16. A process according to claim 15 where the monosilanes are described by formula Hy SiCl4-y, where y=0 to 4.
17. A process according to claim 16, where the monosilanes are silicon tetrachloride or trichlorosilane.
Description

This invention was made with United States Government support under DOE Contract DE-FC04-94AL99566 awarded by the Department of Energy. The United States Government has certain rights in the invention.

BACKGROUND OF INVENTION

The present invention is a process for the production of monosilanes from the high-boiling residue resulting from the reaction of hydrogen chloride with silicon metalloid in a process typically referred to as the "direct process." The process comprises contacting a high-boiling residue resulting from the reaction of hydrogen chloride and silicon metalloid, with hydrogen gas in the presence of a catalytic amount of aluminum trichloride effective in promoting conversion of the high-boiling residue to monosilanes. At least a portion of the aluminum trichloride catalyst required for conduct of the process may be formed in situ during conduct of the direct process and isolation of the high-boiling residue.

In the preparation of trichlorosilane by the direct process, a complex mixture is formed which is typically distilled to separate trichlorosilane from other components present in the mixture. After the trichlorosilane is distilled from the mixture, a high-boiling residue remains which boils above 80 C. and above the trichlorosilane boiling point. The high-boiling residue can constitute as much as ten weight percent of the trichlorosilane in current commercial operations for the direct process. Therefore, it is desirable to convert the high-boiling residue into commercially valuable products to reduce by-product disposal and to improve raw material utilization.

The "direct process" is well described in the patent literature, for example, in Rochow, U.S. Pat. No. 2,380,995 and Barry et al., U.S. Pat. No. 2,488,487. The high-boiling fraction remaining after the monosilanes overhead distillation is a complex mixture comprising higher boiling silicon containing compounds which have, for example, SiSi, SiOSi, and SiCSi linkages in the molecules. The high-boiling fraction may also contain particulate silicon and metals or compounds thereof. Typical high-boiling residues obtained from the direct process distillation product are described, for example, in Mohler et al., U.S. Pat. No. 2,598,435 and Barry et al., U.S. Pat. No. 2,681,355.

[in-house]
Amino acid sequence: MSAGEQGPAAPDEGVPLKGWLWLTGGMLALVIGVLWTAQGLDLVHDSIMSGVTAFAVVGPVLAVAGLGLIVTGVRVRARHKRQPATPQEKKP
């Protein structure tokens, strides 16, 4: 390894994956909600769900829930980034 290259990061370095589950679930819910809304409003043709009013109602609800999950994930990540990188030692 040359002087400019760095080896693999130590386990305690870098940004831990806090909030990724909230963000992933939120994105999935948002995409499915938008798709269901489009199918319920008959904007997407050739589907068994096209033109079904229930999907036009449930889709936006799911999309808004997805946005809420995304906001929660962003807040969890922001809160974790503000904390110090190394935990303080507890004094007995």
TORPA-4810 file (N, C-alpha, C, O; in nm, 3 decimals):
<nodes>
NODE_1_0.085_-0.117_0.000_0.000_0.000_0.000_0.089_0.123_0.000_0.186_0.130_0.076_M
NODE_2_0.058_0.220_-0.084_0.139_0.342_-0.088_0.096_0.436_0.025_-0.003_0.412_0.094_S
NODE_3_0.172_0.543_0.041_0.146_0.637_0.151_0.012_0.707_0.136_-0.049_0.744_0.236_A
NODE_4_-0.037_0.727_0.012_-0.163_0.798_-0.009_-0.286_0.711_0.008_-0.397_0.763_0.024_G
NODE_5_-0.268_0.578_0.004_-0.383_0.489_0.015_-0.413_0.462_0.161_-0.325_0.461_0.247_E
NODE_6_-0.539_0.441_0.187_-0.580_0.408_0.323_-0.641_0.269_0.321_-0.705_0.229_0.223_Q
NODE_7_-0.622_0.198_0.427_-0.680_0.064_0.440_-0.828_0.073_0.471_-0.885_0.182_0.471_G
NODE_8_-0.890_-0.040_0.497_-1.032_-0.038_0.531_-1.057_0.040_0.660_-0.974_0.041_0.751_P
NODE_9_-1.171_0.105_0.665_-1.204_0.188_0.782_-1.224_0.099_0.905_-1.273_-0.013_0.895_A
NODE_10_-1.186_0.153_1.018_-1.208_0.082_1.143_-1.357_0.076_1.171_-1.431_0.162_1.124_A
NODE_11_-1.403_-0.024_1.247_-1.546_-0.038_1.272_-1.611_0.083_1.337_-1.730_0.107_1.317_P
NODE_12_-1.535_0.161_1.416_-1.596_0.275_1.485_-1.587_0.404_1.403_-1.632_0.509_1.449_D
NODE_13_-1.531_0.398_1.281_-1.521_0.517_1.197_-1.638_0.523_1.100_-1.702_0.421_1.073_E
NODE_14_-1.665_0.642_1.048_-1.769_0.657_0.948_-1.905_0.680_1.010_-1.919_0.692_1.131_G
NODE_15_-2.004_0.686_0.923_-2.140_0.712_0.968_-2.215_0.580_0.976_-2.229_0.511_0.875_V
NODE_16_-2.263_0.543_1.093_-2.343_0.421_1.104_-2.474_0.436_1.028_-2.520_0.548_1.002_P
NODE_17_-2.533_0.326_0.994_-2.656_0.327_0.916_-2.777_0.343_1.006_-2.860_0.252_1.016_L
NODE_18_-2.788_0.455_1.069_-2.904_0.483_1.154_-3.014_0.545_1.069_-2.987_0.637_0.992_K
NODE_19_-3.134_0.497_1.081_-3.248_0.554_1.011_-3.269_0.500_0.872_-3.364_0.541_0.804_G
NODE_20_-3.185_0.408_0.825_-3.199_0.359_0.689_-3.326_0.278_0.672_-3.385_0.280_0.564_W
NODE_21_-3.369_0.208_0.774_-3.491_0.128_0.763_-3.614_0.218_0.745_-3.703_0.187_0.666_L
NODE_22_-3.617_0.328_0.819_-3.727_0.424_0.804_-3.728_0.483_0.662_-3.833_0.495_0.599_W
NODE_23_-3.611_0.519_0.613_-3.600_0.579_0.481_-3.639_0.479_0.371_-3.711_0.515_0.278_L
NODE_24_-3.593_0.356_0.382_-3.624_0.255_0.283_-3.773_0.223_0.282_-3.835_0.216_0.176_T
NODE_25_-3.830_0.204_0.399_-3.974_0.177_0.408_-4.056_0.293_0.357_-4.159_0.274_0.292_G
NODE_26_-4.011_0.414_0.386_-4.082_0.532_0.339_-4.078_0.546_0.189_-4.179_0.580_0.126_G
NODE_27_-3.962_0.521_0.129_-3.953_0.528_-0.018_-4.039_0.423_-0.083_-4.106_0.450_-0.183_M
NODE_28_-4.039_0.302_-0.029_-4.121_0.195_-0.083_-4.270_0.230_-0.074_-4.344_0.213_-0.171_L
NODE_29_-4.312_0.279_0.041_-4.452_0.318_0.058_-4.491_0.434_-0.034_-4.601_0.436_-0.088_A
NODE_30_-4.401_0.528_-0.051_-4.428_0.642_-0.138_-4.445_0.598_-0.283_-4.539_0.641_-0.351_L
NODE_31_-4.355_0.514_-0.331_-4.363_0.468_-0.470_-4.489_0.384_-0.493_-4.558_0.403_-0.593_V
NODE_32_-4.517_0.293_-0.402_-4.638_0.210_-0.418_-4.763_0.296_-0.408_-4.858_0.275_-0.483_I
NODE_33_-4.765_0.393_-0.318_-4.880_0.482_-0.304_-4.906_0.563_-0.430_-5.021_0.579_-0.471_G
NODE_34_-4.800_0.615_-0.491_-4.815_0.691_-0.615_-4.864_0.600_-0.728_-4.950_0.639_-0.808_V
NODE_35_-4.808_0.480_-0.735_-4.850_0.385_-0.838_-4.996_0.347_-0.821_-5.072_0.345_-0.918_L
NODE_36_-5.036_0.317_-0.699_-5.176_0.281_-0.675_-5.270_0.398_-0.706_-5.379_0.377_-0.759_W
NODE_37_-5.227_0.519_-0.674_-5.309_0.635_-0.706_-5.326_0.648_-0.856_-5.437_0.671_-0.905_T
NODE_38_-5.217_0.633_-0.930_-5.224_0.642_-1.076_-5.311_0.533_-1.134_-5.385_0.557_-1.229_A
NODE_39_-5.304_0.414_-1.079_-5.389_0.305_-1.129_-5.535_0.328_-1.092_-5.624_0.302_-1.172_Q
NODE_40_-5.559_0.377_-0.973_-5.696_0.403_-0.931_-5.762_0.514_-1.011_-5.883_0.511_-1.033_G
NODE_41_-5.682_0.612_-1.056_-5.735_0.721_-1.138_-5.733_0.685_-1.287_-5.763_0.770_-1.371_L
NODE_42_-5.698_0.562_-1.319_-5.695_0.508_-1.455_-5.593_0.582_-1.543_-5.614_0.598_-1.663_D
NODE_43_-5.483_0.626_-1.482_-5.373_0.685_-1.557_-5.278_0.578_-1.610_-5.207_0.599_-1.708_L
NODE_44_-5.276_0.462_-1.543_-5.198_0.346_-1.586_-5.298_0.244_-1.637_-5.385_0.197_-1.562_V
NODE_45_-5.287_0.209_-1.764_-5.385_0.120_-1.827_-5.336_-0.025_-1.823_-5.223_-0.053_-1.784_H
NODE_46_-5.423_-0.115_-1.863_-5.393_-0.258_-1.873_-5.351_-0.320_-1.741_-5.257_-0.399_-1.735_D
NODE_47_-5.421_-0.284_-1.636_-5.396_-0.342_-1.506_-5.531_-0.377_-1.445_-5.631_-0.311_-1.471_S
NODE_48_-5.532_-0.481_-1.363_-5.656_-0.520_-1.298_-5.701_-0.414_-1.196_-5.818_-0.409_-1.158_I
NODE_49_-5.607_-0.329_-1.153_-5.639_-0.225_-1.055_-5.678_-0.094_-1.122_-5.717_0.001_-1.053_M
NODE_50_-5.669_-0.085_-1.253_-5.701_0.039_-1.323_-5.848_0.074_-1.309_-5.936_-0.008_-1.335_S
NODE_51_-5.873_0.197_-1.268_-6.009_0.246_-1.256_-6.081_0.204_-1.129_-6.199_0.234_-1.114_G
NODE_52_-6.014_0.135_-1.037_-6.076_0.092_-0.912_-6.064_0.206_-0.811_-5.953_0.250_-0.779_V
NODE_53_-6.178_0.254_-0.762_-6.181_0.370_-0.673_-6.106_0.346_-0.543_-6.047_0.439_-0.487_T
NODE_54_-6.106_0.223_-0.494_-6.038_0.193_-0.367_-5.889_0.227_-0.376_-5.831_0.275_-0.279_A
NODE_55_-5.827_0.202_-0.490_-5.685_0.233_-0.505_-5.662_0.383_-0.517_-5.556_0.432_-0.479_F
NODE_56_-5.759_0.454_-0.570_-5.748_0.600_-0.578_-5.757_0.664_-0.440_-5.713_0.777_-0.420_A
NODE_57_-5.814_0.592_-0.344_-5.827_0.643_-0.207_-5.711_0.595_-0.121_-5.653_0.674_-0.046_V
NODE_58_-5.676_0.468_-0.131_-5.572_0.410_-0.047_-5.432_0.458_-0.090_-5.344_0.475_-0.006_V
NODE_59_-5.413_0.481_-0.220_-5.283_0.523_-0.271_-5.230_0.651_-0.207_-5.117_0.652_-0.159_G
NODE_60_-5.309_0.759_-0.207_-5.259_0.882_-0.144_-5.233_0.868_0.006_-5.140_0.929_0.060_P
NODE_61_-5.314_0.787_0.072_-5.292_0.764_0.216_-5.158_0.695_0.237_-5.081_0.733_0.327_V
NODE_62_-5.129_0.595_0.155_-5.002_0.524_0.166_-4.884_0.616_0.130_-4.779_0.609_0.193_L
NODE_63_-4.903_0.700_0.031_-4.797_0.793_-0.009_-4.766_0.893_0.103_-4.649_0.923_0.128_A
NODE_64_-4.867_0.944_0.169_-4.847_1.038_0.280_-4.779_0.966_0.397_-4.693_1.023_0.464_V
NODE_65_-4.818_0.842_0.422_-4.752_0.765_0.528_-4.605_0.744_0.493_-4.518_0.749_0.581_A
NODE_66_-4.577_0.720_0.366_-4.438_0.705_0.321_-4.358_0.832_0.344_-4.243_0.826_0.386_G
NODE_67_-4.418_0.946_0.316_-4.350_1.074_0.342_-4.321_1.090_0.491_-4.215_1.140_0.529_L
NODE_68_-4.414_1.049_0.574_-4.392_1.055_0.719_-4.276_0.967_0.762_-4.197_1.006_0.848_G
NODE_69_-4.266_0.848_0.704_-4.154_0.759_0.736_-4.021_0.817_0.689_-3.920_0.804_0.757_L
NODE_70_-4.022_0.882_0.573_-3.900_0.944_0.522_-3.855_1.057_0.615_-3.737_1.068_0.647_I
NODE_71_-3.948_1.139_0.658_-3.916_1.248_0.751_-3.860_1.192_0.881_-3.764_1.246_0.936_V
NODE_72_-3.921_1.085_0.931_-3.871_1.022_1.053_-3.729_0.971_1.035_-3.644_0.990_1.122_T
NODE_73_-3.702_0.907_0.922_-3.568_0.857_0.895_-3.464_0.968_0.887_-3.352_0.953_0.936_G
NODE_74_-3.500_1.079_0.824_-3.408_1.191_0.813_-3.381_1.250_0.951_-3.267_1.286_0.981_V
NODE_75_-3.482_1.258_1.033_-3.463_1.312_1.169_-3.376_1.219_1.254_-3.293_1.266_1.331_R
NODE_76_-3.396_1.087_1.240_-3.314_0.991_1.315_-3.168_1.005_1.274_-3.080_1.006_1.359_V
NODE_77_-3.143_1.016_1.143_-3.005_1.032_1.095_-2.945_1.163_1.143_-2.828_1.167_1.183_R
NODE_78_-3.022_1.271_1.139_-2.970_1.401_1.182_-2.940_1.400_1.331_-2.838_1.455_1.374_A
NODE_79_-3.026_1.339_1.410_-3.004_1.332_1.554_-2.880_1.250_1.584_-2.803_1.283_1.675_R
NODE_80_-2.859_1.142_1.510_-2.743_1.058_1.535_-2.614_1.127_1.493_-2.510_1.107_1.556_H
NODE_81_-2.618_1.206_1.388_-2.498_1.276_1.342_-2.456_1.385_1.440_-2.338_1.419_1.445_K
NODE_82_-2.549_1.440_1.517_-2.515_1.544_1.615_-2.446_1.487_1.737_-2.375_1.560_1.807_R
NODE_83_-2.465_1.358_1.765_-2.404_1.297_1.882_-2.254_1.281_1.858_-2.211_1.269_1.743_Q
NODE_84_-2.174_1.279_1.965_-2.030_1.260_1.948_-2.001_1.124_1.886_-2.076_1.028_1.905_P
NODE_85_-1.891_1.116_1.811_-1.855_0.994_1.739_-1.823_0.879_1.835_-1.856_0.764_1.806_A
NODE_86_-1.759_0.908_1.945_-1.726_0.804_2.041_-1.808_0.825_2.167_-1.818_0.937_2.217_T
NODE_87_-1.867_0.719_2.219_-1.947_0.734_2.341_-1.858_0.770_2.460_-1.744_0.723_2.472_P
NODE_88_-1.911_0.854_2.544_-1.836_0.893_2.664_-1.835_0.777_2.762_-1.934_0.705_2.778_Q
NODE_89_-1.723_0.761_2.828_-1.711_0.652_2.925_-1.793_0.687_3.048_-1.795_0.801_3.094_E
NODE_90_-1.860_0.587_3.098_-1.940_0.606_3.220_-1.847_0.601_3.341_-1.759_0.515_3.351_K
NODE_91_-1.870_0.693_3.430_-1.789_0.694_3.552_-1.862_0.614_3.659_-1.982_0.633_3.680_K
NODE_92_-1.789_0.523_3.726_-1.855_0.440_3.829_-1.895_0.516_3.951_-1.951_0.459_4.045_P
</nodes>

Wagner, U.S. Pat. No. 2,606,811, teaches a hydrogenation process where a compound containing a halogen and the Si--Si bond is heated to a temperature of at least 300 C. in the presence of hydrogen. The resultant products are monosilanes, however there is no teaching of aluminum trichloride as a catalyst.

Atwell et al., U.S. Pat. No. 3,639,105, describe a process where hydrosilanes are produced by contacting a disilane with hydrogen gas under pressure and heating the mixture in the presence of a transition metal catalyst such as palladium on charcoal. Atwell et al. state that the disilane may be part of a mixture from the direct process.

Neale, U.S. Pat. No. 4,079,071, describes a process for preparing hydrosilanes in high yields by reacting methylchloropolysilanes with hydrogen gas under pressure at a temperature of from 25 C. to about 350 C. in the presence of a copper catalyst. Neale states that the methylchloropolysilanes can be those typically created as direct process by-products. Useful copper catalysts described by Neale include copper metal, copper salts, and complexes of copper salts with organic ligands.

Ritzer et al., U.S. Pat. No. 4,393,229, describe a process for converting alkyl-rich disilanes in a residue obtained from the manufacture of alkylhalosilanes to halogen-rich polysilanes. The process comprises treating an alkyl-rich disilane-containing residue with an alkyltrihalosilane or silicon tetrahalide in the presence of a catalyst and a catalytic amount of a hydrosilane reaction promoter at an elevated temperature. Ritzer et al. teach aluminum trichloride as a useful catalyst in their process when used with a hydrosilane promoter. Ritzer et al. further teach that the resulting halogen-rich polysilanes can, in a separate step, be cleaved to form monosilanes.

Bokerman et al., U.S. Pat. No. 5,175,329, describe a process for the production of organosilanes from the high-boiling residue resulting from the direct process that results in a net consumption of organotrichlorosilane. In the process, the high-boiling residue is contacted with an organotrichlorosilane and hydrogen gas in the presence of both a hydrogenation catalyst and a redistribution catalyst.